A Restless Goose Chase

 

In Starting Over, Simply, I spoke of my evacuation for Hurricane Ike and my increasing eagerness to end that evacuation, returning home to confront the realities of a post-hurricane world. As I said,

I’m even more anxious now to be home. As power is restored, communications become more reliable and people begin to make contact, the desire to SEE what has happened is almost overwhelming. Today I’ve talked with people in San Antonio, Phoenix, Dallas, Little Rock and Tulsa – all waiting to come back, preparing to come back, longing to come back…. to our home. With Mom safely tucked into the heart of the family, it’s time to turn around and head back, to find out what needs doing, and do it.”

Now, it’s time to begin the story of that coming home, and my first experience of “what needs doing”….

Wednesday, September 17

Even by Kansas and Missouri standards, it was nippy this morning. Still, I couldn’t help myself. With my first cup of coffee in hand and a liquid moon shimmering in the haze of first light, I kicked off my shoes and dug my toes down into the bluegrass that hadn’t been mowed in days. There’s nothing like it in Texas – long, luxurious grass with a fragrance that doesn’t even need cutting to fill the air. Bermuda and St. Augustine are fine grasses, but they’ll never compare to a silky midwestern lawn. Standing there, I suddenly heard a sound I hadn’t heard for a year or more – the cry of a goose. Looking around, I saw it immediately. Coming straight out of the north, it was quite solitary and honking with the enthusiasm of an out-of-control trucker. Flying low and straight over the rooftops, it headed due south, never varying its speed or direction. As far as I know, it’s still going, and probably will beat me to Houston.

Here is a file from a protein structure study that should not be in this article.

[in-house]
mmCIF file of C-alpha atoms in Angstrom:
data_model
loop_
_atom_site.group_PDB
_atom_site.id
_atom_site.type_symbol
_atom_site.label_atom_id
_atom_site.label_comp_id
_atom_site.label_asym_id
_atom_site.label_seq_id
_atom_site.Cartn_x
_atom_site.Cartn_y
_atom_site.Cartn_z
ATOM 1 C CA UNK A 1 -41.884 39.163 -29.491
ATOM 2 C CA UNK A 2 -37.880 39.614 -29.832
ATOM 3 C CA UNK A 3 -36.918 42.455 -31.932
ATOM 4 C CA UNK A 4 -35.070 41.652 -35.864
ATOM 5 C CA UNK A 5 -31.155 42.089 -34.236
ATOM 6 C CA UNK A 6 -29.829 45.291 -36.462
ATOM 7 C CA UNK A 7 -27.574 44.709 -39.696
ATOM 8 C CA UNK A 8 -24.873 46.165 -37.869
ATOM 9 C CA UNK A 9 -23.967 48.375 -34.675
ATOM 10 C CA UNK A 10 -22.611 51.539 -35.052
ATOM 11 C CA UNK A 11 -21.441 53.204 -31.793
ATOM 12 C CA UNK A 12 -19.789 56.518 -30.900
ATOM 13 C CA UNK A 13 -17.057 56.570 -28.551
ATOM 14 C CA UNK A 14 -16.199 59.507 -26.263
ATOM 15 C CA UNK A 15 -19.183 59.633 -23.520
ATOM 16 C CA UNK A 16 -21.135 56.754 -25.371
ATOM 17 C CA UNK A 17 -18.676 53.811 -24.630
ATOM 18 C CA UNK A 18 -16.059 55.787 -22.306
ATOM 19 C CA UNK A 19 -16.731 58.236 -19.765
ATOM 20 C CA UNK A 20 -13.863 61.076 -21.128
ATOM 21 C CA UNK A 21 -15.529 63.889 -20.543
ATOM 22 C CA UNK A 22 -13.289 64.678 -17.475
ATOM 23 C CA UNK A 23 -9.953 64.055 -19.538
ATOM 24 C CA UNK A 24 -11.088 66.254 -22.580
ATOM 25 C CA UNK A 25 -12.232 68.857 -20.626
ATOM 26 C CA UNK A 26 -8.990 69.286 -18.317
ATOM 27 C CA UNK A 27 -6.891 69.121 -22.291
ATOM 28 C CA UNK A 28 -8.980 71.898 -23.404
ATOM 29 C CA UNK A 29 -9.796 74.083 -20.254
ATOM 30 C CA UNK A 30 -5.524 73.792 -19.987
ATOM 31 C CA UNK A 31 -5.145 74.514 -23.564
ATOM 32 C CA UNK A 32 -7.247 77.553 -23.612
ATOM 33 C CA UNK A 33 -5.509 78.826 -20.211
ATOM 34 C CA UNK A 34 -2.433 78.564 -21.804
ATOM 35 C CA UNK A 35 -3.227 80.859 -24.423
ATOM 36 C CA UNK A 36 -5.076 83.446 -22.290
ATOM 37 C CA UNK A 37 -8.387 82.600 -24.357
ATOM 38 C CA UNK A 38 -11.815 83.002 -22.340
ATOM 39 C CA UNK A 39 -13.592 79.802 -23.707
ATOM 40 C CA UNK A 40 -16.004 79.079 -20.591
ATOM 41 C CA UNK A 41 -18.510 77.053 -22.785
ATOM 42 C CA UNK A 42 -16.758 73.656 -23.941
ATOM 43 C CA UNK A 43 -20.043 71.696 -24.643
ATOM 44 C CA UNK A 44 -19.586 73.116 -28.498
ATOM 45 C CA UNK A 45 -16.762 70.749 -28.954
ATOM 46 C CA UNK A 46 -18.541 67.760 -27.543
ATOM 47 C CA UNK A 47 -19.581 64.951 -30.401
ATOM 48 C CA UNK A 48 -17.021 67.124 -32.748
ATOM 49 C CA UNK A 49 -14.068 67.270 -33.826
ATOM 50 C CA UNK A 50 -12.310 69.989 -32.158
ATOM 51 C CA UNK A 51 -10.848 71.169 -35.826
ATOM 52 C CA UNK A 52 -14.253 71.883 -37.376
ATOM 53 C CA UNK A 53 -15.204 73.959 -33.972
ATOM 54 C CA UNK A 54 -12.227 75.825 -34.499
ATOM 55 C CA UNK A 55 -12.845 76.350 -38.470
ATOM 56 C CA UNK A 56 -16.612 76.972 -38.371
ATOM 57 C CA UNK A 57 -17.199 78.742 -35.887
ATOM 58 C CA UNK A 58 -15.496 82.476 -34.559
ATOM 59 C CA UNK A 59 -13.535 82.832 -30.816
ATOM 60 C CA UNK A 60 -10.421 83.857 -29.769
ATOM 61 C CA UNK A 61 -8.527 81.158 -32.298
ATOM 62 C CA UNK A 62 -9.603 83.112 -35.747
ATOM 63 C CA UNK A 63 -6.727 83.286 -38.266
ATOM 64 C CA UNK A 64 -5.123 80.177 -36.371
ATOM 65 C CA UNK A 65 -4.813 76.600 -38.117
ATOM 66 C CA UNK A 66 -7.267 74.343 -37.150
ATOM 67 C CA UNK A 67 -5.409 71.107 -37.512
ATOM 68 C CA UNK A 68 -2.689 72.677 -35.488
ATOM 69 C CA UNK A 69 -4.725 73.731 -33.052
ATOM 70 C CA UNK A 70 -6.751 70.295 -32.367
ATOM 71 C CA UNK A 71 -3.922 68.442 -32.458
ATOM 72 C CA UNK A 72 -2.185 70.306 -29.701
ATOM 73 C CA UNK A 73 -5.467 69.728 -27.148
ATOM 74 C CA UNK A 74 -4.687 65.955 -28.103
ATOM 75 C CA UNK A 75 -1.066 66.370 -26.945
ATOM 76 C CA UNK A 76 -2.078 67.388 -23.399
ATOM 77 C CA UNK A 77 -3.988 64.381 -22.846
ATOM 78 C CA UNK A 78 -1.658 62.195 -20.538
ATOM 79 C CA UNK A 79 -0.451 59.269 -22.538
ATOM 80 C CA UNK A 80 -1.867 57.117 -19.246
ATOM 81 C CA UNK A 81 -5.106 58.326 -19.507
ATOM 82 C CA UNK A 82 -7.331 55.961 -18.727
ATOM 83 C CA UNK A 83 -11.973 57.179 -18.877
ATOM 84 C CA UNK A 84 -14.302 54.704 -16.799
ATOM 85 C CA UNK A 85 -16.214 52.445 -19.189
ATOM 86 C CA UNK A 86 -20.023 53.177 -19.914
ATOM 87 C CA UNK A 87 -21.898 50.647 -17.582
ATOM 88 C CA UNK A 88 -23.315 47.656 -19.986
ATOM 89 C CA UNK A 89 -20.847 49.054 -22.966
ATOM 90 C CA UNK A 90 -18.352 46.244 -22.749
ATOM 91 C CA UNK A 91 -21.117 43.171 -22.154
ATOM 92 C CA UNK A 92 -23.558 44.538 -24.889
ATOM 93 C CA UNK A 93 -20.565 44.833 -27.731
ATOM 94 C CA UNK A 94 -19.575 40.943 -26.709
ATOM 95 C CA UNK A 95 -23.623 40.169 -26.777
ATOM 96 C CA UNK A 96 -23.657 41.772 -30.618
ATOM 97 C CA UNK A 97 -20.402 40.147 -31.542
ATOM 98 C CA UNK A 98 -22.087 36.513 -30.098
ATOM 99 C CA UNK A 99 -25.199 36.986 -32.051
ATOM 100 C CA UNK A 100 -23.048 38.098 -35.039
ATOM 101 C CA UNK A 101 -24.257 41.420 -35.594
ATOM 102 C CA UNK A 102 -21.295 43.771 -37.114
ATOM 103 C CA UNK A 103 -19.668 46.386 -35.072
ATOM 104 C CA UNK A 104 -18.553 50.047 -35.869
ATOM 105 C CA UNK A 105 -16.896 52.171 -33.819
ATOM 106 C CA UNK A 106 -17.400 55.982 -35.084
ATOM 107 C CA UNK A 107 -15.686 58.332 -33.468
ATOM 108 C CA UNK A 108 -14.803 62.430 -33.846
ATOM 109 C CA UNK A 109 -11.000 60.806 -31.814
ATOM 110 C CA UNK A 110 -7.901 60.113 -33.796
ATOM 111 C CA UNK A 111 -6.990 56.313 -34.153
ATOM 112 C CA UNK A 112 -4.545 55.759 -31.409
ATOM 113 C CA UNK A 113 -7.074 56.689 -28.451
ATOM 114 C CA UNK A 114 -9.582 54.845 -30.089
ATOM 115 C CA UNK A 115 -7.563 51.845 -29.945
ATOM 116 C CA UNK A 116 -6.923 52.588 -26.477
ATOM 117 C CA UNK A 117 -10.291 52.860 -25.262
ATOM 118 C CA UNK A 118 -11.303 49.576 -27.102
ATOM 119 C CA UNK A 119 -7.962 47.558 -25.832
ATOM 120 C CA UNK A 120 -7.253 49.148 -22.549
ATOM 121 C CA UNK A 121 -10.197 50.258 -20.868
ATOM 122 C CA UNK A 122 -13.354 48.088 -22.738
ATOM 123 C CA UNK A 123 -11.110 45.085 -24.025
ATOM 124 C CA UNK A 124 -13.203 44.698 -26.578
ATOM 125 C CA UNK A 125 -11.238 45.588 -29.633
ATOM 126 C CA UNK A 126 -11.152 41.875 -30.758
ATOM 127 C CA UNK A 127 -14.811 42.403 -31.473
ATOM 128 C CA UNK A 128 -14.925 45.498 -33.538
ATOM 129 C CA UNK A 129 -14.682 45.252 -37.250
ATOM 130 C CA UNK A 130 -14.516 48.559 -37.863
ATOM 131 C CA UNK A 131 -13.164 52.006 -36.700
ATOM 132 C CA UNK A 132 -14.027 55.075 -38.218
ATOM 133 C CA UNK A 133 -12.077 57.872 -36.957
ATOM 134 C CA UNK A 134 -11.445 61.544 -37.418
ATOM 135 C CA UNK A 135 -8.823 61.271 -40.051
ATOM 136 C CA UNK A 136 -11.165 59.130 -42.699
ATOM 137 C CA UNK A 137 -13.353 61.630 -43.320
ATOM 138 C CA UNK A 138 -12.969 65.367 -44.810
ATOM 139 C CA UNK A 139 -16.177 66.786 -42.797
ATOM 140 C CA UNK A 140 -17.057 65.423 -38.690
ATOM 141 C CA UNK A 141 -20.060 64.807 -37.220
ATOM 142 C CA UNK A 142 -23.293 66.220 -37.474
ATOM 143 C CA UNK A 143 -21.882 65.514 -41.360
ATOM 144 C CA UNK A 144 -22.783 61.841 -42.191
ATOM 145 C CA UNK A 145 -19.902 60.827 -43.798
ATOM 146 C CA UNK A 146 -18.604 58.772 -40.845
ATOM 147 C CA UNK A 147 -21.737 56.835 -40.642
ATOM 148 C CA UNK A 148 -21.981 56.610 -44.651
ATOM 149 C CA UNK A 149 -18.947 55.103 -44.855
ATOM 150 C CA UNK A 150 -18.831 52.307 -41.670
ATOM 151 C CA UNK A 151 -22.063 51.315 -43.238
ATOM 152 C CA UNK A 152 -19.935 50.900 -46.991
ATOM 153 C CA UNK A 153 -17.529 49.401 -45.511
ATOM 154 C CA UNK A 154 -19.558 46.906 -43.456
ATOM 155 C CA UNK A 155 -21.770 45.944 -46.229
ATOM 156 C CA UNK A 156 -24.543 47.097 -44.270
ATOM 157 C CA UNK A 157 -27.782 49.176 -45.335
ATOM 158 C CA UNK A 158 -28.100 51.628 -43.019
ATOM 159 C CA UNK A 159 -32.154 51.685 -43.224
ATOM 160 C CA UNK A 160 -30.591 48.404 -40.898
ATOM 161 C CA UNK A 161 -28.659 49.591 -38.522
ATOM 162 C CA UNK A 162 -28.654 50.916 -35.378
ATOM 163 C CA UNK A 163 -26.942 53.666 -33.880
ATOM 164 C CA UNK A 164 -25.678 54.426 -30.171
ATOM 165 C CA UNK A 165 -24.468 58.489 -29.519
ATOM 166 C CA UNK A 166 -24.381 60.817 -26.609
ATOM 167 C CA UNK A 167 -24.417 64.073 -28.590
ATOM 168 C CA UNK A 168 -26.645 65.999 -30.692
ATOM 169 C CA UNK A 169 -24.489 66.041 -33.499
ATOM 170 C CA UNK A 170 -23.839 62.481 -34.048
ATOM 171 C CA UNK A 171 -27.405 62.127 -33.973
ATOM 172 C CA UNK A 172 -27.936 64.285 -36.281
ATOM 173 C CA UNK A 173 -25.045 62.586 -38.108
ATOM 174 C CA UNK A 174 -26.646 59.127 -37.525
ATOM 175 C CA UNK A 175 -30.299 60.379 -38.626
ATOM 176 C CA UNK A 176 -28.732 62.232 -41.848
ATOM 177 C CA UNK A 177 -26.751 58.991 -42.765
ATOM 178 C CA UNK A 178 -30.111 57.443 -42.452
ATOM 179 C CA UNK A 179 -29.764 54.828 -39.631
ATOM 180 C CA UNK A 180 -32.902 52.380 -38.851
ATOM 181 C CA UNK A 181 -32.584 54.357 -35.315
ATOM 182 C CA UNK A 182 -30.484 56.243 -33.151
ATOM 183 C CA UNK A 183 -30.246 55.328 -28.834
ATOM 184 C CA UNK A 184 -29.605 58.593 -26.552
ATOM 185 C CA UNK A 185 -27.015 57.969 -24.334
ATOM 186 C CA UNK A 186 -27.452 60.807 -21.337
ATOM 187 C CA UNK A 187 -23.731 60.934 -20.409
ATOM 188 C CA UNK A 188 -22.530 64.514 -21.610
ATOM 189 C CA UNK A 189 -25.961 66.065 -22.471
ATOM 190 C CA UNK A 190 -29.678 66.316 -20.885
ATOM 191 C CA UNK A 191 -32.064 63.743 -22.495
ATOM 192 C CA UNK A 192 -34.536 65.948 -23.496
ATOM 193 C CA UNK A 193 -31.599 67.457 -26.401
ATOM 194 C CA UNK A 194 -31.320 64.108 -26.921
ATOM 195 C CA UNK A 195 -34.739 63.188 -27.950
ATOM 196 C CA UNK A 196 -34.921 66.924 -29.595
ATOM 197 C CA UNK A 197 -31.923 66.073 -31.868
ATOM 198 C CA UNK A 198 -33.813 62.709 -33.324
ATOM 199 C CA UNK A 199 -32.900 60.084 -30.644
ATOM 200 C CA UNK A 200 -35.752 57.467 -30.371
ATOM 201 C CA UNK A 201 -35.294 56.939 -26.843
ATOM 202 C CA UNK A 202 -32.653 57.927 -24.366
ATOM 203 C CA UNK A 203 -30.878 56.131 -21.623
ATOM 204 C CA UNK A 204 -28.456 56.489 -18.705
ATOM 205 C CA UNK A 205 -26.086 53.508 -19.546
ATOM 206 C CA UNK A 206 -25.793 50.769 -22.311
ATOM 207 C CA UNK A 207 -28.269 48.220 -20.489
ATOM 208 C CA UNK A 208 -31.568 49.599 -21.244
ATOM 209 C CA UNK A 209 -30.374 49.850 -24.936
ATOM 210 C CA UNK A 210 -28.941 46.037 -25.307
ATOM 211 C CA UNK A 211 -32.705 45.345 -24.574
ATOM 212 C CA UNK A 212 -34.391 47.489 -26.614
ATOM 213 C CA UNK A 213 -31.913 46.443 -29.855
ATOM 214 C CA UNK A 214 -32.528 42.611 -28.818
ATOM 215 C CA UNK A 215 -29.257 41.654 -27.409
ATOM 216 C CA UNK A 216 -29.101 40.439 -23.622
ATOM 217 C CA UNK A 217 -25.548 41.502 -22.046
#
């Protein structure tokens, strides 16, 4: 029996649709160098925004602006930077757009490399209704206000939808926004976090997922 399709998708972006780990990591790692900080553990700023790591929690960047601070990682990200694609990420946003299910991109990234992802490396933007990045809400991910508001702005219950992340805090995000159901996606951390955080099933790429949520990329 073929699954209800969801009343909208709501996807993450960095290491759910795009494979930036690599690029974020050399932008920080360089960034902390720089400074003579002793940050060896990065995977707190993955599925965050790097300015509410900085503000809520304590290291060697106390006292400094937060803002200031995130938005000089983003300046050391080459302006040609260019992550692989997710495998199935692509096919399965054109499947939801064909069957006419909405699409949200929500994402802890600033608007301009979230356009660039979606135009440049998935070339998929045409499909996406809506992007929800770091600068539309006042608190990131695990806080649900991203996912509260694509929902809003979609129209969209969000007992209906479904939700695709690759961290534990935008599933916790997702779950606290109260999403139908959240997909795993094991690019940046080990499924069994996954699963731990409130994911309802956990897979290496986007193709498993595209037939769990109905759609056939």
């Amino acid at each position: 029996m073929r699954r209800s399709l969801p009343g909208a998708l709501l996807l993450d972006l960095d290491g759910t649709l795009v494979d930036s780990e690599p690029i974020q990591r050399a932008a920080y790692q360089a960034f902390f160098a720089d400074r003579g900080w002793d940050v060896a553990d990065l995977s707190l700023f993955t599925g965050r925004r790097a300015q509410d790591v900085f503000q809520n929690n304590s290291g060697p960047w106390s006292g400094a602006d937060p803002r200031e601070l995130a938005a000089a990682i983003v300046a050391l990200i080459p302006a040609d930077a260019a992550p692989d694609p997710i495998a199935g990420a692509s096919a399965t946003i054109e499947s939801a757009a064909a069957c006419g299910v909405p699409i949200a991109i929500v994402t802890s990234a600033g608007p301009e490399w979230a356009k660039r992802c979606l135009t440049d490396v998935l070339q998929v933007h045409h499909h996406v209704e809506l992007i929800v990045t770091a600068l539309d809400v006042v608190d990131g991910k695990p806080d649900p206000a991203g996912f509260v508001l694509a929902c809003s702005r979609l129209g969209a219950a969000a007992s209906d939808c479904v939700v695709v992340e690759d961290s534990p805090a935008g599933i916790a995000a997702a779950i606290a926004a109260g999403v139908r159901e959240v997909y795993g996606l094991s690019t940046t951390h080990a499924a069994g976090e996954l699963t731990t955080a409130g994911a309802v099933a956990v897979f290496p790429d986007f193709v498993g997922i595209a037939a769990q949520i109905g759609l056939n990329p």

I’ve always loved geese, and one of my favorite childhood songs was Frankie Laine’s Cry of the Wild Goose. It came to mind this morning, as did Gordon Lightfoot’s Restless, another paean to the wandering spirit so often portrayed by images of geese. Watching the goose this morning and hearing the music in my mind, I realized I was restless in a new and utterly unexpected way. It’s the restlessness of youth, of anticipation, of eagerness for a future that’s yet to be revealed. One of the basic choices rebuilders face is whether to attempt to re-create what was, or create something fresh and unexpected from the debris left scattered about.